The Open Anthropology Cooperative (OAC) is continuing its online seminar series with its latest installment (#17), a paper by Lee Drummond that takes on the Lance Armstrong phenomena (or debacle), using it as a lens for understanding American society. The seminar is well underway, and will be open for comments and questions until September 21. Here’s a bit from Drummond’s abstract:
Victor Turner and others (including Arnold Van Gennep, Mary Douglas, Erving Goffman, Harold Garfinkel) have suggested that the analyst can best get to know a particular society / culture by focusing his attention on events that challenge or disrupt the normal arrangement and flow of social life. Rather than describe in meticulous detail the intricate way in which social things fit together (in tidy four-ply Parsonian boxes), one takes a close, dispassionate look at how things fall apart, at how, sometimes just for a moment, sometimes for an extended period, sometimes, in the case of revolution, forever, the fabric of society is torn and thereby reveals the separate threads of its composition. I think this approach is particularly well-suited to the cultural analysis of contemporary American society, for its 24/7 cable news networks have the nearly magical power to single out an isolated event and magnify it instantly to national or even global proportions.
It is this orientation, a predisposition to attend to the edges or boundaries of social phenomena, that fired my interest in the spectacular event of Lance Armstrong’s confession on a January 2012 airing of The Oprah Winfrey Show. Armstrong admitted the truth of long-standing allegations that he had used “performance enhancing drugs” during multiple Tour de France races. That confession, made before the millions who watch Oprah, triggered an avalanche of commentary, almost all of which was in the vein of hand-wringing, soul-searching despair and outrage: We, the great American public, had been lied to, deceived by a son of the soil whom we had elevated to the status of hero. A small army of lawyers and government agents rushed in to redress the grievous wrong with lawsuits, penalties, revocation of awards. Surveiller et punir; monitor and punish.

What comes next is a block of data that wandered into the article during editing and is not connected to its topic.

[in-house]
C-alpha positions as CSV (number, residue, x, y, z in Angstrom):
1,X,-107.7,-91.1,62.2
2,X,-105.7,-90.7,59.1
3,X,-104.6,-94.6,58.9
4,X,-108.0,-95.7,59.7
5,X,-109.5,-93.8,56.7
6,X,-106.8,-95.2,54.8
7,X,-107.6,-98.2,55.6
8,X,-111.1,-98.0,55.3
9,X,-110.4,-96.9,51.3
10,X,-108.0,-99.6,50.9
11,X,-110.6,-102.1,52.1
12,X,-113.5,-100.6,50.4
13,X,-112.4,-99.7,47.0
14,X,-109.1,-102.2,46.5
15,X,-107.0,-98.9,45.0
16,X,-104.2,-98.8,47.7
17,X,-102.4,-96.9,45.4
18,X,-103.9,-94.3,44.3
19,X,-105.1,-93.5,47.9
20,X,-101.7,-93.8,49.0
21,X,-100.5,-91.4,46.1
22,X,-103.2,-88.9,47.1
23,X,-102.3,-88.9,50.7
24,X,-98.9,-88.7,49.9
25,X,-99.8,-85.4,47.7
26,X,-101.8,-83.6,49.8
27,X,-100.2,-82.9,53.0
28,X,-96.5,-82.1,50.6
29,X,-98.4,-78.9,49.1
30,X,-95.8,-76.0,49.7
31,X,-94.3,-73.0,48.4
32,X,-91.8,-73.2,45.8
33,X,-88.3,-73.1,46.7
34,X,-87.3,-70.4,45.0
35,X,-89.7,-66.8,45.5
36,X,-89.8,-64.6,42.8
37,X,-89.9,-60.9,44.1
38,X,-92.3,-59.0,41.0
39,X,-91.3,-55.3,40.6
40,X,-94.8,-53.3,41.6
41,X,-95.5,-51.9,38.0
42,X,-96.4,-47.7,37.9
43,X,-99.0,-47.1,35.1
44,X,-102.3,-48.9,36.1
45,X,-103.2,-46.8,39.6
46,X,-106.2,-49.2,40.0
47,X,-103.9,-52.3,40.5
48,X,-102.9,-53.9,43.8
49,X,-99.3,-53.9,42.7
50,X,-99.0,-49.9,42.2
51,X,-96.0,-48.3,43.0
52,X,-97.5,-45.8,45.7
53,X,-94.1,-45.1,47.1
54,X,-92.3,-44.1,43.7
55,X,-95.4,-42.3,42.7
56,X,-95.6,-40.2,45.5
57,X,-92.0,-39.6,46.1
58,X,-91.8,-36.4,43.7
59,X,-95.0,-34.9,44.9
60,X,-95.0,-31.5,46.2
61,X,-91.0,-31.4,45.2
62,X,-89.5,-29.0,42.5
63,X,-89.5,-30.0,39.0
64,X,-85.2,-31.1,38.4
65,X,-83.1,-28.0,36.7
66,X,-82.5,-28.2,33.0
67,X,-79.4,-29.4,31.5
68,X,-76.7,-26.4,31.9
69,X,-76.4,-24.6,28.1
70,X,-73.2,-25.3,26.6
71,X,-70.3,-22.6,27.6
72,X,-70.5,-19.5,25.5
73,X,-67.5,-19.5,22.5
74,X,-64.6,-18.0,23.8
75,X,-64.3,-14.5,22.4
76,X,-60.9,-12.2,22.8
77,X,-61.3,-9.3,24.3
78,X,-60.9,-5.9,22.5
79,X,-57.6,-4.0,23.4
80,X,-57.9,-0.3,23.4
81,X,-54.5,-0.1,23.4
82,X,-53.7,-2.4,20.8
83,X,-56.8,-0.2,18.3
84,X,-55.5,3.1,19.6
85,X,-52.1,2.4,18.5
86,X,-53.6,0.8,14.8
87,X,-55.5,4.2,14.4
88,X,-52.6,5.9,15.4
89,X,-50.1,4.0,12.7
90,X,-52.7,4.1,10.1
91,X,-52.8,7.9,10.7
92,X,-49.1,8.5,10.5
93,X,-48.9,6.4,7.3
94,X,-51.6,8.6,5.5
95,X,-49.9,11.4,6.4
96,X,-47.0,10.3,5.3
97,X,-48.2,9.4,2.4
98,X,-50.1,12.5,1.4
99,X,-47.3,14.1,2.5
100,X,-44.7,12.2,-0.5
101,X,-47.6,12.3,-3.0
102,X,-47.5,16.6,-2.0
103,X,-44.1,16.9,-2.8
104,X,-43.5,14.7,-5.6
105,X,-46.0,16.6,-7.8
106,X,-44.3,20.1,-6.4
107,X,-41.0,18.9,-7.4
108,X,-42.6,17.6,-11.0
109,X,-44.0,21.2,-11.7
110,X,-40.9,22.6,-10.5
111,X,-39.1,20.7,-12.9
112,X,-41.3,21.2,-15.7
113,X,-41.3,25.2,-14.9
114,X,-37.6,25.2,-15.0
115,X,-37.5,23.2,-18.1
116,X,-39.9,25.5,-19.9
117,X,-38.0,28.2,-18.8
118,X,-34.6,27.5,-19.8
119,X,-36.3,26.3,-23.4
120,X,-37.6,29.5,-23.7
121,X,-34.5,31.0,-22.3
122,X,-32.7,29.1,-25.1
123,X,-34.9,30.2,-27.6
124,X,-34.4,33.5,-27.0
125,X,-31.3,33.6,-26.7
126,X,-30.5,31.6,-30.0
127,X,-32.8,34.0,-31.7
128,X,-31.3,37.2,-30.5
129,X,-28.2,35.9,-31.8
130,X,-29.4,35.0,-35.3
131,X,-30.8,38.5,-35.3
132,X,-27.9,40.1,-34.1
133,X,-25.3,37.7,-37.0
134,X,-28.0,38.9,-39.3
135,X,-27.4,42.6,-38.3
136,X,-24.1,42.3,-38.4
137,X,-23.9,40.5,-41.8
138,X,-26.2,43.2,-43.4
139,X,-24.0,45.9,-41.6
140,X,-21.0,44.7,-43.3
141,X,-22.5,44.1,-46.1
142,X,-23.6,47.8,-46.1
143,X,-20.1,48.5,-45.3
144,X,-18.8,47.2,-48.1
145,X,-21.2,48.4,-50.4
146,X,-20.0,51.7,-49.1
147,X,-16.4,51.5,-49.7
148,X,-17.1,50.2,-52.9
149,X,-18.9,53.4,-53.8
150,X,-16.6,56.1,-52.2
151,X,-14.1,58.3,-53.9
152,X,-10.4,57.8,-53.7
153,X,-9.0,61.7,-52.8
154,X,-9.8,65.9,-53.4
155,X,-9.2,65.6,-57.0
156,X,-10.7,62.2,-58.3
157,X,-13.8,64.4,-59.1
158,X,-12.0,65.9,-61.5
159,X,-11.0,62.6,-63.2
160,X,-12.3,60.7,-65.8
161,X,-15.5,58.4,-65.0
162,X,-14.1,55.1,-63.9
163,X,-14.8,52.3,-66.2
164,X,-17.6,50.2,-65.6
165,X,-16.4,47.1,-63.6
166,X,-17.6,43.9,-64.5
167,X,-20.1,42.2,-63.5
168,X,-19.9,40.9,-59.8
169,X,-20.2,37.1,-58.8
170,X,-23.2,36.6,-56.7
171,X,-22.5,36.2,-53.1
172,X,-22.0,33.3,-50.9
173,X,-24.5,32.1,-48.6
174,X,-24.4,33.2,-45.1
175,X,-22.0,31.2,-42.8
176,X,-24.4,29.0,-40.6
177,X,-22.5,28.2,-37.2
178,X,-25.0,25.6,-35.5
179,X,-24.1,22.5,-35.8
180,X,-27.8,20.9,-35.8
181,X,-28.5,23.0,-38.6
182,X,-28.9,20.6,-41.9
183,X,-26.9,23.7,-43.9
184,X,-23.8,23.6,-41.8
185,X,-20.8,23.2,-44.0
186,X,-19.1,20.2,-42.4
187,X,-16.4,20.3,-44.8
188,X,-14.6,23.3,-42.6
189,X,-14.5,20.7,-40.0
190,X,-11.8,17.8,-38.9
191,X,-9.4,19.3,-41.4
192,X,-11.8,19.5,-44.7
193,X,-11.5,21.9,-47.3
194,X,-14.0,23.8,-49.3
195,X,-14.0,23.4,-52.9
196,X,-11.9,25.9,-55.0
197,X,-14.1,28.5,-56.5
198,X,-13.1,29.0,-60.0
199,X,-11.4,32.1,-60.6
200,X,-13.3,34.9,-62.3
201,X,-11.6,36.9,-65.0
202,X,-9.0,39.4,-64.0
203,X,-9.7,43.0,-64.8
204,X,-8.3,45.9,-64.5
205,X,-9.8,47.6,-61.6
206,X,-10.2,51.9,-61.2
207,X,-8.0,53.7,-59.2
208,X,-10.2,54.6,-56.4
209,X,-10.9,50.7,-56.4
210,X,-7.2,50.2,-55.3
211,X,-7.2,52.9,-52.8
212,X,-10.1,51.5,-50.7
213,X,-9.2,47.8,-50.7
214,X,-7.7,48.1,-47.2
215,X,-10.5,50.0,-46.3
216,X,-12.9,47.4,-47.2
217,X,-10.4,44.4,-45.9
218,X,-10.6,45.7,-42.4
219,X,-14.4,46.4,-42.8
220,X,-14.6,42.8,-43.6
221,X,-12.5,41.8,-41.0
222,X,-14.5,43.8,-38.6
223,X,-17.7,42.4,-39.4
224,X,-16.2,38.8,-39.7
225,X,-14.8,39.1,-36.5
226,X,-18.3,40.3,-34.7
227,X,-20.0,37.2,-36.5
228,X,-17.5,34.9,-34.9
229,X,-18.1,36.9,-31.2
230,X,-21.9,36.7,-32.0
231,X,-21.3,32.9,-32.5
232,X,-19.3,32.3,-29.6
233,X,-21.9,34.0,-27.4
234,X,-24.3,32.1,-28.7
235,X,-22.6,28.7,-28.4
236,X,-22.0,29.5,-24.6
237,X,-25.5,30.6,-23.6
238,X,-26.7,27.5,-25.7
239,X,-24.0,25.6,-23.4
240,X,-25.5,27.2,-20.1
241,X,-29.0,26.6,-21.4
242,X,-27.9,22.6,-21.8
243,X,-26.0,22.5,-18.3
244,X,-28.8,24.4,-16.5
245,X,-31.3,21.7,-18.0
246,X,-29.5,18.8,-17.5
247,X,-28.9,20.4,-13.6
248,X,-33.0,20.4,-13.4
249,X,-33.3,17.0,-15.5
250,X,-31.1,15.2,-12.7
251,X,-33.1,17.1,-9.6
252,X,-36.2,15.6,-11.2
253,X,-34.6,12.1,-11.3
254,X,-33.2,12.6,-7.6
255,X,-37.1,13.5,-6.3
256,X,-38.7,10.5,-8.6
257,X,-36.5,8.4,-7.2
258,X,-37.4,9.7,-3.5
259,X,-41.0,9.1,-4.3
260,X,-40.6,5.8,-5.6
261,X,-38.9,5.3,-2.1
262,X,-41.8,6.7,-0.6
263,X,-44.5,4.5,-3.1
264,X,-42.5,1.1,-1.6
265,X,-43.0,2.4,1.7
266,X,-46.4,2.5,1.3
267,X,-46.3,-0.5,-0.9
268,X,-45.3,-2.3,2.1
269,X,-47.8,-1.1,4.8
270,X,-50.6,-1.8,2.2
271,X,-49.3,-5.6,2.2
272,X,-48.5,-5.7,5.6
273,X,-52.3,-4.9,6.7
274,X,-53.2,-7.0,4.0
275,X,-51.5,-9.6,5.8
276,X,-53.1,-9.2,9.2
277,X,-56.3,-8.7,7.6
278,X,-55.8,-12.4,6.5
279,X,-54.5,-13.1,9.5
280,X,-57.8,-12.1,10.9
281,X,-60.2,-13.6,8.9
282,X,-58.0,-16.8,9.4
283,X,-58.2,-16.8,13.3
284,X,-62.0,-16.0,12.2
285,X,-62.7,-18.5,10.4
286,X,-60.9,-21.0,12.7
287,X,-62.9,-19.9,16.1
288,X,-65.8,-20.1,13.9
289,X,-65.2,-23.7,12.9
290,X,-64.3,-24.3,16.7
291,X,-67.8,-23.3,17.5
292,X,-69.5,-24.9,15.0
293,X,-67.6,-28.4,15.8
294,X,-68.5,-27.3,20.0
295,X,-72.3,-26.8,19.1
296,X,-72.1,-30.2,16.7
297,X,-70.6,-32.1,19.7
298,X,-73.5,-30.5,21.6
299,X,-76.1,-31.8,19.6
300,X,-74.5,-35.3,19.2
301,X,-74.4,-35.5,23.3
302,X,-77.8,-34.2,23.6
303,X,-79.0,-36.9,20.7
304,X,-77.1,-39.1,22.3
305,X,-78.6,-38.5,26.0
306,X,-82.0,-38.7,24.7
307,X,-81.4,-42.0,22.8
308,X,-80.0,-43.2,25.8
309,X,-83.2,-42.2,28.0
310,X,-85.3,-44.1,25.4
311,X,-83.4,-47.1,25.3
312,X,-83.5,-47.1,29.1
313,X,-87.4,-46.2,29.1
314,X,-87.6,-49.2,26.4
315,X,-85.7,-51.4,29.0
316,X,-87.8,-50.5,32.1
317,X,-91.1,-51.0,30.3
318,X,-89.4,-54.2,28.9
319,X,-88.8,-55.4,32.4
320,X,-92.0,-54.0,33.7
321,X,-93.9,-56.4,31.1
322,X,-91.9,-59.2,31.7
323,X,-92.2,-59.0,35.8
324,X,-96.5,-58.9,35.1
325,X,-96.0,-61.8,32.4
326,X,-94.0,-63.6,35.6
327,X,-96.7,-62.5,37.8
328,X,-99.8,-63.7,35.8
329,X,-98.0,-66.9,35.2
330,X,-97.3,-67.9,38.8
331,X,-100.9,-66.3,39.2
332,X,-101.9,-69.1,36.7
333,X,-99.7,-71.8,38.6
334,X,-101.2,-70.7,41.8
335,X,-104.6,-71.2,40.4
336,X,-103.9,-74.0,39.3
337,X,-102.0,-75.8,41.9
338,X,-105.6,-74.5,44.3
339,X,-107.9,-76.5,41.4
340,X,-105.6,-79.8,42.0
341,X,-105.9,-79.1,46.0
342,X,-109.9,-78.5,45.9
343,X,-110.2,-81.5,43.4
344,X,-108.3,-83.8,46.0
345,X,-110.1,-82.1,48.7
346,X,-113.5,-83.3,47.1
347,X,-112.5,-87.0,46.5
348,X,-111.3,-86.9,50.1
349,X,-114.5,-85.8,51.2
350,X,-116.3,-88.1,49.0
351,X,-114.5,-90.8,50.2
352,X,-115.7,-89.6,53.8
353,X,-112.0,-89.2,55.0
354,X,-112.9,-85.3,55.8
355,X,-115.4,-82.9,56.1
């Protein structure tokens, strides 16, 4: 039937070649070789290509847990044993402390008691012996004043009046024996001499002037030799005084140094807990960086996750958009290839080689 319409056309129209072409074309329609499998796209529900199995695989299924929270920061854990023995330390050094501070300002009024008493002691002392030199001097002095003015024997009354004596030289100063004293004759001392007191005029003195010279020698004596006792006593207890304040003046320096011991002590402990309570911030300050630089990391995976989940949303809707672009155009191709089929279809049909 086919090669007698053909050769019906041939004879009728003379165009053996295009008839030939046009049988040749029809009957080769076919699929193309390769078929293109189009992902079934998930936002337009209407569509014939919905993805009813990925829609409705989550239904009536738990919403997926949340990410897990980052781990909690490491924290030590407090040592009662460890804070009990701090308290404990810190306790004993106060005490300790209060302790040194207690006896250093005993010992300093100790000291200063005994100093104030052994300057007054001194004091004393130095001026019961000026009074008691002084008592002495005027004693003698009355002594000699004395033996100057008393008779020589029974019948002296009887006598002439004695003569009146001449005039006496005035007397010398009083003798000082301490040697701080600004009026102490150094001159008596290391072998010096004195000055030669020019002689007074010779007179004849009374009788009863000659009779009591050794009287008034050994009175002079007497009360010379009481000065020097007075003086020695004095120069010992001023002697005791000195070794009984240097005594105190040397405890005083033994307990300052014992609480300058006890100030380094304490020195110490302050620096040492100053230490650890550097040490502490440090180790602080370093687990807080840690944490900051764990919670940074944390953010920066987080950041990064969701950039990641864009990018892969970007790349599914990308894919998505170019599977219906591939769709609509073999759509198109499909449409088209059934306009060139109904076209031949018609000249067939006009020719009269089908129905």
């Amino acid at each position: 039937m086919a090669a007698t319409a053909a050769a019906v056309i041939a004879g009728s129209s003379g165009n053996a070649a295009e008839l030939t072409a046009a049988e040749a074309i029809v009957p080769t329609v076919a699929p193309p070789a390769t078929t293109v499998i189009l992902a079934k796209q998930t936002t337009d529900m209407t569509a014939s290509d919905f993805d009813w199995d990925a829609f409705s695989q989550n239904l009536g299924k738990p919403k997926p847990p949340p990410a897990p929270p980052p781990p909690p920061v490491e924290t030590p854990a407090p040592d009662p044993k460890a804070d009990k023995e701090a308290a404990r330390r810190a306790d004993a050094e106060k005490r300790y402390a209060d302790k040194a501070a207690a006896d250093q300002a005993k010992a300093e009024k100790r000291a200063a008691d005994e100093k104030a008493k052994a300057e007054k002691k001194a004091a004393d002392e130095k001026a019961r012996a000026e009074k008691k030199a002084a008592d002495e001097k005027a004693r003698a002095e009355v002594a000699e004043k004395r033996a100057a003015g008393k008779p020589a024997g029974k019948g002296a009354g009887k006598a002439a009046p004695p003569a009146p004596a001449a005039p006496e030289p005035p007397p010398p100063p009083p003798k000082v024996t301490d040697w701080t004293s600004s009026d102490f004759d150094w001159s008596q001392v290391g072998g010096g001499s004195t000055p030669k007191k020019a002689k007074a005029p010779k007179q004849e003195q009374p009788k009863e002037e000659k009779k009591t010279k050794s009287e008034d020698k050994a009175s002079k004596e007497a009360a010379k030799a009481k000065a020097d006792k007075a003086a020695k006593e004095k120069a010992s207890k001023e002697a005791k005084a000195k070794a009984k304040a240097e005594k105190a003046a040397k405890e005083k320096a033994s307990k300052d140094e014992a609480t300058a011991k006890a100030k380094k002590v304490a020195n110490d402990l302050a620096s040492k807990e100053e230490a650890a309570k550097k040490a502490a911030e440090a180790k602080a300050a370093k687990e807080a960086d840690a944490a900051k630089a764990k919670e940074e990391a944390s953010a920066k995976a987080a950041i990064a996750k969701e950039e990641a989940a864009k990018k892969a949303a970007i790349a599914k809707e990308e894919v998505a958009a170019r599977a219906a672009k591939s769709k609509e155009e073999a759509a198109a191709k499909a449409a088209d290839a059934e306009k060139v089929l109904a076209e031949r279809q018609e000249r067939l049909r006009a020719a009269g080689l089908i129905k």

My essay argues that the public outcry should be regarded as a lens through which the dispassionate observer may identify and explore the basic values of American society that underlie the outpouring of righteous indignation. In the course of that cultural analysis, those values are found to be shot full of contradiction and ambivalence. Seen in this light the Lance Armstrong affair exposes deep, and largely irreparable fault lines in American society. Particular loci of those fault lines are spectator sports and the recent phenomenon of reality television.
Drummond’s paper is here. So head over to the OAC, read the paper, and jump on in to the discussion. You have 8 more days to get in on the action.